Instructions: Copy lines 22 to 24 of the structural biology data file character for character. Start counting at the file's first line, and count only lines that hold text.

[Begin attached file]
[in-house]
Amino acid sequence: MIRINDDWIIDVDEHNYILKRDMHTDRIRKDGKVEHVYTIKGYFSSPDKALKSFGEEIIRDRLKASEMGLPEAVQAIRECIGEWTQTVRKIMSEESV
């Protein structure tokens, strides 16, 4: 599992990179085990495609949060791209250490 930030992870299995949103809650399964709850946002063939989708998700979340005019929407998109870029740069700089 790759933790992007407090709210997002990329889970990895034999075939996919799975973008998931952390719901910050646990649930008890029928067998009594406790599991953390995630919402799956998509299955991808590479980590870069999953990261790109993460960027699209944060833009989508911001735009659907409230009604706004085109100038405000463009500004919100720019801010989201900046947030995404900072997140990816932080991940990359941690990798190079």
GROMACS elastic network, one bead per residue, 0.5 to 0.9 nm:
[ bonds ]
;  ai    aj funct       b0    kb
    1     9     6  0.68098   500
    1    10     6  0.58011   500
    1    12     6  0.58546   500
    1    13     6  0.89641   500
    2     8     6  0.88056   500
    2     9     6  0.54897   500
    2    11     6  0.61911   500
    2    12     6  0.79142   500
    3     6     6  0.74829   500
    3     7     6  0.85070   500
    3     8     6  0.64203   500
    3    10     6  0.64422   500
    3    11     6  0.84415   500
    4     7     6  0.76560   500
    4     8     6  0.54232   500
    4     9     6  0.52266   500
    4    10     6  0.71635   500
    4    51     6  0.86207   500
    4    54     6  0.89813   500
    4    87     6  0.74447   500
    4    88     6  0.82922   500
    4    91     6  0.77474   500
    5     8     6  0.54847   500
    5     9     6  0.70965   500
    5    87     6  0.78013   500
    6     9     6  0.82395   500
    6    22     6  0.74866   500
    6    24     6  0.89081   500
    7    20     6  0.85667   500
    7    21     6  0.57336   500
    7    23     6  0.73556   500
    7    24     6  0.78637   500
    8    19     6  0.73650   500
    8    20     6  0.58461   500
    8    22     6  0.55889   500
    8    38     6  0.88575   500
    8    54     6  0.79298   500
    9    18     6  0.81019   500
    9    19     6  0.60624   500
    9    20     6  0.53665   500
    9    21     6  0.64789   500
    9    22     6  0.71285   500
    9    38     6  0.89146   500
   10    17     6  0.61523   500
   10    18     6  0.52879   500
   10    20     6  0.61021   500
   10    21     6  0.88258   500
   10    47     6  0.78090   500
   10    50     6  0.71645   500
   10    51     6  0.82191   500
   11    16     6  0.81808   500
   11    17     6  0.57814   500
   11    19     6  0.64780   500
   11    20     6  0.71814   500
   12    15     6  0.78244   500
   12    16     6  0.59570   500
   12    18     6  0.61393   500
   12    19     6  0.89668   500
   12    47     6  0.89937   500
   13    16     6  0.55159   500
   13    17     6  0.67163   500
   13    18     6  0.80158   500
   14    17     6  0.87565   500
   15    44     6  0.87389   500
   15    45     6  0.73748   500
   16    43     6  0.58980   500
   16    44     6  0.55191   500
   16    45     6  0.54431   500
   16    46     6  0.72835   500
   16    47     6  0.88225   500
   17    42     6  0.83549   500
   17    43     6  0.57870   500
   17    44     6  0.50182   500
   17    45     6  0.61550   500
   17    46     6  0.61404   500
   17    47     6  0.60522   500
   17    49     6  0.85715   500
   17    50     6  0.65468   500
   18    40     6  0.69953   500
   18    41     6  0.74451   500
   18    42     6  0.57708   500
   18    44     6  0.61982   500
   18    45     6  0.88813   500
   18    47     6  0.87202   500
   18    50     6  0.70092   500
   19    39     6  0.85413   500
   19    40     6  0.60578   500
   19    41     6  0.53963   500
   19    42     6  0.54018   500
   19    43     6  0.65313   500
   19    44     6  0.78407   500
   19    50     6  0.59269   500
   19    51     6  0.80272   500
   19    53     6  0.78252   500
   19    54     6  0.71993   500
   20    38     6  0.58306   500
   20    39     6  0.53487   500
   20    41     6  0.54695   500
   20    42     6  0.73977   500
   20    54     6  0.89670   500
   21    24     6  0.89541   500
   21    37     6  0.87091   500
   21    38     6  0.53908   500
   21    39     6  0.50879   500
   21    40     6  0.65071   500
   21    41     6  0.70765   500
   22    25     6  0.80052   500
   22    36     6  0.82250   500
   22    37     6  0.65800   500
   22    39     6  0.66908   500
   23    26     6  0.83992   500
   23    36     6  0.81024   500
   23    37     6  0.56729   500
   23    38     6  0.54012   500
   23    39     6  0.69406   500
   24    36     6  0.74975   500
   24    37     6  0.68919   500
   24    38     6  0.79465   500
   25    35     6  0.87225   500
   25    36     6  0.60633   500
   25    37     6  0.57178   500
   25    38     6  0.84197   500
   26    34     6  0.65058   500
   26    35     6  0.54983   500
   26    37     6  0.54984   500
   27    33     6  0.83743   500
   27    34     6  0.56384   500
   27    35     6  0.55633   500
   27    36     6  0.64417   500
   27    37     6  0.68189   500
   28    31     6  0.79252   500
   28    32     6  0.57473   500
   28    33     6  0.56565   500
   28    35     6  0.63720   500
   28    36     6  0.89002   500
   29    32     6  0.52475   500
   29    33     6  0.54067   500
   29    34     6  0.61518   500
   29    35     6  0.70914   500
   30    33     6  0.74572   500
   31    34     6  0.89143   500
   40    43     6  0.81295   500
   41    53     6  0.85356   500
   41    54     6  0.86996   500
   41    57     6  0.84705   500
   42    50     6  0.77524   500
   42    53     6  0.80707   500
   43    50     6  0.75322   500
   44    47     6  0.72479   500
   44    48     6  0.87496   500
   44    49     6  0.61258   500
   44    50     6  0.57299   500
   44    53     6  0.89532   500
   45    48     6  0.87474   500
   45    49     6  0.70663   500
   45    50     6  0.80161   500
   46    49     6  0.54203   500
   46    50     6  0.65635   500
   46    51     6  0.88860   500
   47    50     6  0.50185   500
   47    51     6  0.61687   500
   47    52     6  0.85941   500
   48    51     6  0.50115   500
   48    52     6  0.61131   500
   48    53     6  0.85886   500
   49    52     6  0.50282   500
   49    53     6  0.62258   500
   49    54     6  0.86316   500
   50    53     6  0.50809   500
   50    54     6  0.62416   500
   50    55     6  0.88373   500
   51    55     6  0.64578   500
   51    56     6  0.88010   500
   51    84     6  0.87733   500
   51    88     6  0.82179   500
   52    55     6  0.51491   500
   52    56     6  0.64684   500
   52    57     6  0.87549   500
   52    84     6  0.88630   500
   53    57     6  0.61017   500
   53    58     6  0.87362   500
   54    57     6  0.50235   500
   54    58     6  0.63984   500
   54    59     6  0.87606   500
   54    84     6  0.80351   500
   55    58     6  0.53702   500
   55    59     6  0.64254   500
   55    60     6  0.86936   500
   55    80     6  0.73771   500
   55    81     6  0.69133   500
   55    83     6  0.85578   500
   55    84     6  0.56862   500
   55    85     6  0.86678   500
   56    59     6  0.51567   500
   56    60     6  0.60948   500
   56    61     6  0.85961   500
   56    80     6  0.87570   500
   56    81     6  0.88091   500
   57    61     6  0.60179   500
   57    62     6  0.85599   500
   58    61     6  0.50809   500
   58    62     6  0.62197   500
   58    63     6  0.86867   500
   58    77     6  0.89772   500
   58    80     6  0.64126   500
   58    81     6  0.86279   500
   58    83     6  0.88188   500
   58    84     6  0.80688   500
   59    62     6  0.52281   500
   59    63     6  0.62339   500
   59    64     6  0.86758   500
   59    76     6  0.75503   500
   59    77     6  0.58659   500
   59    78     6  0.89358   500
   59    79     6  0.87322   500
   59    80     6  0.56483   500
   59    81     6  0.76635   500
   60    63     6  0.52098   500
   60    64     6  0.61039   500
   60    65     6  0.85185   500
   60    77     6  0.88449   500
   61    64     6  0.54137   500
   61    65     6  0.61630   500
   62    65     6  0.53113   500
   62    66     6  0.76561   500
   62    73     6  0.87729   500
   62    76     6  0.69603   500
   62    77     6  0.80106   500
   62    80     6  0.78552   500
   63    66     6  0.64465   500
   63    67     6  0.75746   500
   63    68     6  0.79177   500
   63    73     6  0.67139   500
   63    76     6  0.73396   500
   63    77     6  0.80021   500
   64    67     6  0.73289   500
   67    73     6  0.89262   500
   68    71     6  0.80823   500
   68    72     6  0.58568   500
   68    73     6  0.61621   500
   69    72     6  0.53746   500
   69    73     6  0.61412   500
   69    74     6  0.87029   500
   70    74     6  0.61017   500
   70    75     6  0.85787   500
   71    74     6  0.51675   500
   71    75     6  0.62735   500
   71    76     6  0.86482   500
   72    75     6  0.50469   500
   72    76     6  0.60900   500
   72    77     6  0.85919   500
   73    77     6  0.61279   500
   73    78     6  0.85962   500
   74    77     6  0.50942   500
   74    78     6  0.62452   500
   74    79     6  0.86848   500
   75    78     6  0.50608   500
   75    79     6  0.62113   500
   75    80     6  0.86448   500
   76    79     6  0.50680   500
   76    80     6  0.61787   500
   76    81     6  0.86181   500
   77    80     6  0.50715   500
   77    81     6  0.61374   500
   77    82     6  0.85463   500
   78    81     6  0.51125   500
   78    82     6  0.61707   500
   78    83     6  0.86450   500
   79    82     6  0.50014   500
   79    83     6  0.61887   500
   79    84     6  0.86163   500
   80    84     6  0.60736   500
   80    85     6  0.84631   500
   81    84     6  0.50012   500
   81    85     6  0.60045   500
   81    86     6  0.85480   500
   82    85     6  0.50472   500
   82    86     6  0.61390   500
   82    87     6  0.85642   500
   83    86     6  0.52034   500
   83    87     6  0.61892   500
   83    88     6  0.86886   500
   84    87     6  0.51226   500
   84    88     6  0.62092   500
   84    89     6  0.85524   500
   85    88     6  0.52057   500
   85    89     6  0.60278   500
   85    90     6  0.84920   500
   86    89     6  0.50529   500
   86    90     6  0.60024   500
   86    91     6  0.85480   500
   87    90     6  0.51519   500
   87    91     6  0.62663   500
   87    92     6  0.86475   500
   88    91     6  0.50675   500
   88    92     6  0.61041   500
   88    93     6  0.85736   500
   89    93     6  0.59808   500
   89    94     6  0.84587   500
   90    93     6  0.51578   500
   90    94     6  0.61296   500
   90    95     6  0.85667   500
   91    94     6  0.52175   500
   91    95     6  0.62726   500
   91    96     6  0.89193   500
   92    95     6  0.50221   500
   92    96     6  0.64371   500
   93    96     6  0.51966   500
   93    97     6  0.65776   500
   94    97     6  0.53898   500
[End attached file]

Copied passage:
    4     9     6  0.52266   500
    4    10     6  0.71635   500
    4    51     6  0.86207   500